It was on a work trip to New York City this past fall when I first felt it. On the short walk from my hotel to the work event I was set to attend a few blocks away, the nausea of pregnancy came on like a wave: that horrible, warm, I-might-throw-up feeling hit the back of my throat and I started to feel lightheaded. I immediately thought about bailing on the event, but I had traveled from Boston for this, so I decided to stop at a pharmacy for saltines and ginger ale. About six weeks into my first pregnancy, I had never felt anything like this before, so I thought that, like any other time I'd been nauseous, if I ate something to settle my stomach, it would pass.
When the event plus a day full of meetings in Manhattan were over, I found myself on a train back to Boston holding back the urge to get sick the entire four-hour ride. I had no idea what to expect, but it turned out that this first day of sudden nausea was just the beginning of what would be a really rough first trimester for me.
That weekend, I was almost hospitalized I was so dehydrated from vomiting. The next couple of weeks, I was pretty much relegated to my 600-square-foot apartment. No matter what I was doing—waking up, falling asleep, trying to work—I always felt only a few minutes away from another trip to the bathroom and had little energy to spare. I tried some things that helped a bit, but they only ever took the edge off. I cancelled other work trips, outings with friends, road races, and workouts.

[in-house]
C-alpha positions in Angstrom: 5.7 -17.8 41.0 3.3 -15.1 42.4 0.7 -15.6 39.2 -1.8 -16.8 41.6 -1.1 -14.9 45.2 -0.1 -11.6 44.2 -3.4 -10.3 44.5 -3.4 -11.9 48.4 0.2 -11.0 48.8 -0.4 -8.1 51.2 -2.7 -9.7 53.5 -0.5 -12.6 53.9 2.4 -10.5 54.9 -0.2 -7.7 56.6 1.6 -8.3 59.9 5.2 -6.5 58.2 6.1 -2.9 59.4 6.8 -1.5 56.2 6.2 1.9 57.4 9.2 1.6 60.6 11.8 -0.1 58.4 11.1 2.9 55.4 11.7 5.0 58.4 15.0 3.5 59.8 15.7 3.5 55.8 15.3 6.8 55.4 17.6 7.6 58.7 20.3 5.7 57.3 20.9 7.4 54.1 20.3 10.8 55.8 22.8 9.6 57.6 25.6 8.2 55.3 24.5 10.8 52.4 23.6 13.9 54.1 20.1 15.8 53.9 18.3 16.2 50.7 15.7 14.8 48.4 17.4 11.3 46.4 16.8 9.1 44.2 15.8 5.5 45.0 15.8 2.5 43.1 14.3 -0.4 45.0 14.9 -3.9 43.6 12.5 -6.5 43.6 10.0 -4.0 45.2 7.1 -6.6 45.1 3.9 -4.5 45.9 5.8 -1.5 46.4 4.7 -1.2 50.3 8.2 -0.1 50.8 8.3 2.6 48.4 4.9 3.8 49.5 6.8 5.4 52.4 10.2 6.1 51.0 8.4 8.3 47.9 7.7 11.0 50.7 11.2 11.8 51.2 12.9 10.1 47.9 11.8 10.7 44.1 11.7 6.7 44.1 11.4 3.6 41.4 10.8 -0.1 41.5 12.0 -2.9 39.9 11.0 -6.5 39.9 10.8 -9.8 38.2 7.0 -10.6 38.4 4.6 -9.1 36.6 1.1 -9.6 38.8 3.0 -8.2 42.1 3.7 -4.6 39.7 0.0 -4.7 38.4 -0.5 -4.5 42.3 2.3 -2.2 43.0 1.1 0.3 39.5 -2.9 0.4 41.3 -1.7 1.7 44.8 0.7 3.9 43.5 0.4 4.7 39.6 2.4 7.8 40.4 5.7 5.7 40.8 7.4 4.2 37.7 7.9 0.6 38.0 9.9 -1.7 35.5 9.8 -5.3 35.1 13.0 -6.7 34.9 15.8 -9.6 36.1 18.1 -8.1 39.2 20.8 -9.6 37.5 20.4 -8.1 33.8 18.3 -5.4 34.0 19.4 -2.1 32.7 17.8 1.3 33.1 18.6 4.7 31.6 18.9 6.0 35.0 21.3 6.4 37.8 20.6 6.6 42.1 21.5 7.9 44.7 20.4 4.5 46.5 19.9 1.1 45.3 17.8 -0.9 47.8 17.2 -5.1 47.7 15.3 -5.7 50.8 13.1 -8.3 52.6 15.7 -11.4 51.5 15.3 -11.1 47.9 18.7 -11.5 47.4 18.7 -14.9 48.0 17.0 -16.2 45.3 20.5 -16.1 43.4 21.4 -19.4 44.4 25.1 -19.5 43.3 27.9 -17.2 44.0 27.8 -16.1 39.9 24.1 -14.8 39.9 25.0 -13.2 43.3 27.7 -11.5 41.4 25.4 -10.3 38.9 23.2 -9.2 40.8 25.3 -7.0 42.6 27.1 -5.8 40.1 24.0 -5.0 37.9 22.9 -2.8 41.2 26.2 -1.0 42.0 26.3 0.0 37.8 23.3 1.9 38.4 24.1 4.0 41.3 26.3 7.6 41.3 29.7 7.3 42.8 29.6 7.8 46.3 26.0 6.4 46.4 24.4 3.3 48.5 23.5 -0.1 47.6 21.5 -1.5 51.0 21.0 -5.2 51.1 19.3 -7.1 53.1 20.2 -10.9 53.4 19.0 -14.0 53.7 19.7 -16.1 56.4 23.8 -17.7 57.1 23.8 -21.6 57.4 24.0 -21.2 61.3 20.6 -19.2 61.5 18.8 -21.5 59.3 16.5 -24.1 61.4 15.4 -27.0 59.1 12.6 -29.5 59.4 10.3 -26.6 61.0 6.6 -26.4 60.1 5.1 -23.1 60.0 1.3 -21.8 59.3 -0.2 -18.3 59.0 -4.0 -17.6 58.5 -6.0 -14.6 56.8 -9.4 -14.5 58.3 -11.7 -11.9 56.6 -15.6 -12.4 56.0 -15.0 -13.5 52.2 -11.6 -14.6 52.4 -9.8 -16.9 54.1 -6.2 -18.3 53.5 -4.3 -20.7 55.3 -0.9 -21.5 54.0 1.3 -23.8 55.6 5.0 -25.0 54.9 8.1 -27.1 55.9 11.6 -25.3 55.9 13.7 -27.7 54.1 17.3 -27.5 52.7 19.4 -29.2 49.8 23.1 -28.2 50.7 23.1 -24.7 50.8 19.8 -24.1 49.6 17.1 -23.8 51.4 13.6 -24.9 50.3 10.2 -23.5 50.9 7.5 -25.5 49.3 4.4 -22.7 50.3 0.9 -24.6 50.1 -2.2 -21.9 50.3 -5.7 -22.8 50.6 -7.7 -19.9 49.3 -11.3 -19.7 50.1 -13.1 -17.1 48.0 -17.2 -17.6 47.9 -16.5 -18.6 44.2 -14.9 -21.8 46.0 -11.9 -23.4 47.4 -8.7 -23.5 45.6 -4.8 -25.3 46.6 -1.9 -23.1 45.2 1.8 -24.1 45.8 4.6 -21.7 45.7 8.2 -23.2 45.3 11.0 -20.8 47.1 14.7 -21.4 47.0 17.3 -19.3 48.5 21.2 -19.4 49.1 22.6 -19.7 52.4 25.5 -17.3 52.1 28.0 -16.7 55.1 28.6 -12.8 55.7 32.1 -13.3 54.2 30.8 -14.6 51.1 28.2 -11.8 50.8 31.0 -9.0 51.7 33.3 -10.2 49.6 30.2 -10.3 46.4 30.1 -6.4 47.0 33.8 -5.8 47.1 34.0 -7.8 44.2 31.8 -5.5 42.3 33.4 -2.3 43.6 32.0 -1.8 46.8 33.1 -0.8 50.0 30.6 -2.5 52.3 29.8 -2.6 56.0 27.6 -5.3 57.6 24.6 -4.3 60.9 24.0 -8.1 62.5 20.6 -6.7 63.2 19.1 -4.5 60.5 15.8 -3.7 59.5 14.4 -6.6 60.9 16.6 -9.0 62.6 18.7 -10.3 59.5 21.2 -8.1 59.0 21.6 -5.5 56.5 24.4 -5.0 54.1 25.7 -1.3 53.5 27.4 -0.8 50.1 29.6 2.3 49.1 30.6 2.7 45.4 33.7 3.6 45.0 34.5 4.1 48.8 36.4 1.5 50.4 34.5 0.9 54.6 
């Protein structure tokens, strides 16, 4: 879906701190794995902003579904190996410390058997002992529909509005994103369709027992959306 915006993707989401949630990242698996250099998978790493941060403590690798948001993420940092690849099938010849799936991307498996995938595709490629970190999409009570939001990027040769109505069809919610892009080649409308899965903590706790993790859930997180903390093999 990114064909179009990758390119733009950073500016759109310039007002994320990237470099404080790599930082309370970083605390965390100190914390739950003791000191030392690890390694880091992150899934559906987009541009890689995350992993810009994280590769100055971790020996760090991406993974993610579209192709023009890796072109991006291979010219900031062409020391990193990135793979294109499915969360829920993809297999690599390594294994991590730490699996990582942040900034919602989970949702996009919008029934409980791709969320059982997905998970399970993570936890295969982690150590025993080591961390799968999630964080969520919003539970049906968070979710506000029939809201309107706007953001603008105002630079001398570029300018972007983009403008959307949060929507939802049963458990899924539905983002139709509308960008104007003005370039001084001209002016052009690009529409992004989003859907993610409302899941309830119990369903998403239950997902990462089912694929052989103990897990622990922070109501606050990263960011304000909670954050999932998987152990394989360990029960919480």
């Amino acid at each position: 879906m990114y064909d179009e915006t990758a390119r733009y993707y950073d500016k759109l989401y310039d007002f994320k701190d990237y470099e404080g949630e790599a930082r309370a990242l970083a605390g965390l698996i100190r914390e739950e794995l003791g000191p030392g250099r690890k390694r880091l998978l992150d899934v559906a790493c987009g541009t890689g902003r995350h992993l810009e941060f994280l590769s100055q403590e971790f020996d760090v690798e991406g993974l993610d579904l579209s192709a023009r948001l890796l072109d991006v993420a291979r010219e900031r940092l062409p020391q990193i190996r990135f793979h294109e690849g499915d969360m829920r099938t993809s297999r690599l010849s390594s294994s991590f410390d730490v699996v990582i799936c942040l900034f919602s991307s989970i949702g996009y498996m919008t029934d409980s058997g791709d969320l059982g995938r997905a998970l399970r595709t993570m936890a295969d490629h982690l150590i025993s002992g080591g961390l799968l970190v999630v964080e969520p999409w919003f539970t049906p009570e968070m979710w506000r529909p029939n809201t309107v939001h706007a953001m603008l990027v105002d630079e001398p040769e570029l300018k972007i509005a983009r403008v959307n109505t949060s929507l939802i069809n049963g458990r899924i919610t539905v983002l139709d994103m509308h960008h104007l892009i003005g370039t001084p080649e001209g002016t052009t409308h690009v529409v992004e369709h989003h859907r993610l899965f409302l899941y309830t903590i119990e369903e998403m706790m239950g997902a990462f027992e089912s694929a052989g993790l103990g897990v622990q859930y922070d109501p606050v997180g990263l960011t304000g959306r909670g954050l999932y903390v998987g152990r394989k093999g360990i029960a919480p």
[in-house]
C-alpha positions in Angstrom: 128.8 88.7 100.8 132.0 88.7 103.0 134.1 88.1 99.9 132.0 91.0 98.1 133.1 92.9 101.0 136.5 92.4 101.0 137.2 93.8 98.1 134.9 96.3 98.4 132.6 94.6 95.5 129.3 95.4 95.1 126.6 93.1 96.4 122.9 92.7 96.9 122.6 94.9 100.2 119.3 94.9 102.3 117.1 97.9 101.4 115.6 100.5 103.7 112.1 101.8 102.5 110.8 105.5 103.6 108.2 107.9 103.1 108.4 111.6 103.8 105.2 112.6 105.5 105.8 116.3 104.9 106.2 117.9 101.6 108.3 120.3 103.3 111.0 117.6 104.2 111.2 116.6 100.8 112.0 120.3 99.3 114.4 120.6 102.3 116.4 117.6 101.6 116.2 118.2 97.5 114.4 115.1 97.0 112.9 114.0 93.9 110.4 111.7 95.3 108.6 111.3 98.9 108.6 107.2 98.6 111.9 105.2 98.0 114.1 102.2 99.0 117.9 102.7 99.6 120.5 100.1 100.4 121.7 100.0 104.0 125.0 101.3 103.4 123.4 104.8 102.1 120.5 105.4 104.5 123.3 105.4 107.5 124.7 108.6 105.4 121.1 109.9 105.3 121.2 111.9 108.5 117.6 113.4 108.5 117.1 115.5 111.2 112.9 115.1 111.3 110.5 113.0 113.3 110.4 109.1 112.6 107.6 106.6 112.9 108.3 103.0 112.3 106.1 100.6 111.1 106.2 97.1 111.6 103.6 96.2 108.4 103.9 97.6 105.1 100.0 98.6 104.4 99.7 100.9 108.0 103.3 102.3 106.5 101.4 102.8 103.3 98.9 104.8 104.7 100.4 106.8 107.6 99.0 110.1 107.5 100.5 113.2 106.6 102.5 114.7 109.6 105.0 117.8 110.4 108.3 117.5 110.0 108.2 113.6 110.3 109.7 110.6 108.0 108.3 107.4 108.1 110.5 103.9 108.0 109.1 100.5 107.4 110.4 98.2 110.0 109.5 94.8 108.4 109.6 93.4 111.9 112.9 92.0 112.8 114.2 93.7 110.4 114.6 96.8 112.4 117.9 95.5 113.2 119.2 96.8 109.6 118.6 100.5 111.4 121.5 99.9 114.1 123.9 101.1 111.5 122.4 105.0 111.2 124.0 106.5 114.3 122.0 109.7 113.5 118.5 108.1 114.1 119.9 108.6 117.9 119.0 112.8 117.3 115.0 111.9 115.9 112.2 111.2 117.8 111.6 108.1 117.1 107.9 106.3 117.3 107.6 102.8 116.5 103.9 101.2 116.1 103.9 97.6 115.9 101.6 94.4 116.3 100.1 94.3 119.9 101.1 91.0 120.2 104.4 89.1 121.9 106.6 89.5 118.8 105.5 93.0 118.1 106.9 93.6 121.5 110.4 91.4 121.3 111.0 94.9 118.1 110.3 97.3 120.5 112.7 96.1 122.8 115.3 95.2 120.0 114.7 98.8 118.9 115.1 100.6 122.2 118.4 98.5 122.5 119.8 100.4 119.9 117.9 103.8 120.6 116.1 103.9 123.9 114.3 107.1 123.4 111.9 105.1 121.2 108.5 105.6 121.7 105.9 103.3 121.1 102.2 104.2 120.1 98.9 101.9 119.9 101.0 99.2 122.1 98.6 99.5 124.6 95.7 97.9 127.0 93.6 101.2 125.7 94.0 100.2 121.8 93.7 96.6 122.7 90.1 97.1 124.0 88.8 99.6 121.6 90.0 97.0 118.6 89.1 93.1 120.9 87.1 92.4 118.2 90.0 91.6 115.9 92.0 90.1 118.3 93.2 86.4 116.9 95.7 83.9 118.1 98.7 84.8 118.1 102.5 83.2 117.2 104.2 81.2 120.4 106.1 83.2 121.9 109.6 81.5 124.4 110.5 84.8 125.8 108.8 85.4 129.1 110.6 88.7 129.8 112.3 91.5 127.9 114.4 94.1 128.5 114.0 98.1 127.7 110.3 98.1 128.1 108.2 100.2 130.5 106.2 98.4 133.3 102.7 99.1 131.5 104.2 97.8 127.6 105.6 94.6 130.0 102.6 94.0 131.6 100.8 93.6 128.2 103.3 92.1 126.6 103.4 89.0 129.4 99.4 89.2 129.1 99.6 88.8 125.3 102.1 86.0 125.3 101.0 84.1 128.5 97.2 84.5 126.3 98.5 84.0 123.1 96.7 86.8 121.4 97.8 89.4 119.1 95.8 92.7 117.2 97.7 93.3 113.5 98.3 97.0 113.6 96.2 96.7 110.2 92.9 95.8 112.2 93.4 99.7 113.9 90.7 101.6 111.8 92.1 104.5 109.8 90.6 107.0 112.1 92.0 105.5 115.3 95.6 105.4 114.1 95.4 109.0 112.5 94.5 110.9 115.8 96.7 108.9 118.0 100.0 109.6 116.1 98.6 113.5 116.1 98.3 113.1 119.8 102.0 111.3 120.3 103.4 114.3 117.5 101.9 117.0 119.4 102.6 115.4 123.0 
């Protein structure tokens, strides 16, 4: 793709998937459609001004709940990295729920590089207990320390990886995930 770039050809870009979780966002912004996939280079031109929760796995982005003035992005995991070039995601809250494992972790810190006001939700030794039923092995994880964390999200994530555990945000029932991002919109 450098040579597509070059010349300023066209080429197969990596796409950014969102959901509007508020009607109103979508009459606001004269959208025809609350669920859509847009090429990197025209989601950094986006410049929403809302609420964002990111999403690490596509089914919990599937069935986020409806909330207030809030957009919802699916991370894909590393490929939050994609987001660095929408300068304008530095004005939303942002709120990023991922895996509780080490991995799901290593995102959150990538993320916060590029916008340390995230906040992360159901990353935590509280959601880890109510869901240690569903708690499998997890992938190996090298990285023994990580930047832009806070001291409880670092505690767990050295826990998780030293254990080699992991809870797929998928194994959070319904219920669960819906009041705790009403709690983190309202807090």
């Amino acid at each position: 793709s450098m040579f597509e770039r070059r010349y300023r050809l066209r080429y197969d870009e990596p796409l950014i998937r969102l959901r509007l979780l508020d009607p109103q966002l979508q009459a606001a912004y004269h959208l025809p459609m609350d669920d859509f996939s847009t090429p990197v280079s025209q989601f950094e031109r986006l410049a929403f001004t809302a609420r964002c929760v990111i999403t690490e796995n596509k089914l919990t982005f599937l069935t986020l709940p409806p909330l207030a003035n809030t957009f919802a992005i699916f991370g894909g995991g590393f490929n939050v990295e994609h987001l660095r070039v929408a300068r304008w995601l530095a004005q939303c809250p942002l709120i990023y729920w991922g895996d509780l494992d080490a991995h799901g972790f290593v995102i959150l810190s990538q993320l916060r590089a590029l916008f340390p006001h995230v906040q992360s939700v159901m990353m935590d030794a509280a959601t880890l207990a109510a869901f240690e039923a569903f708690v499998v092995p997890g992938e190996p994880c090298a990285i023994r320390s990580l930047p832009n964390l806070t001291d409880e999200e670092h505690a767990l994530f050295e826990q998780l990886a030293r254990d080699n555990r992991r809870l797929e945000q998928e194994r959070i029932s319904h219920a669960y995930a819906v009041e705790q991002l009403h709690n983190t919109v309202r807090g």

Before I found out I was pregnant this fall, fitness was a huge part of my life.
I usually worked out five to six days a week and had just run my first sub-two-hour half-marathon, plus my very first marathon a few months earlier. I was used to regularly sweating in indoor cycling classes and trying my hand at new workout classes around the city. But soon, I could barely roll out of bed to meet my deadlines for the day. Thinking of doing one of my typical workouts was unfathomable.
It was a big change that made me panic. Exercise helps me stay calm and process everything that happens in my life, and it’s a big part of my social life. Plus, not having the energy to work out started to make me feel even worse: I missed that burst of energy it gave me, and how it boosted my mood. Without it, I felt pretty down.
I definitely had good and bad days throughout my first trimester, and on bad days, exercising was the furthest thing from my mind. I never even thought to push myself to work out when I was feeling that unwell. Sometimes, on good days, I’d try to go for a short run like normal but nothing felt normal—everything felt off. My boobs, which had grown a full cup size (if not more) only a few weeks in, hurt and didn’t fit into my sports bras. I was short of breath much sooner than usual. One mile felt like 11. Indoor cycling class? When I could get myself there, it left me lightheaded.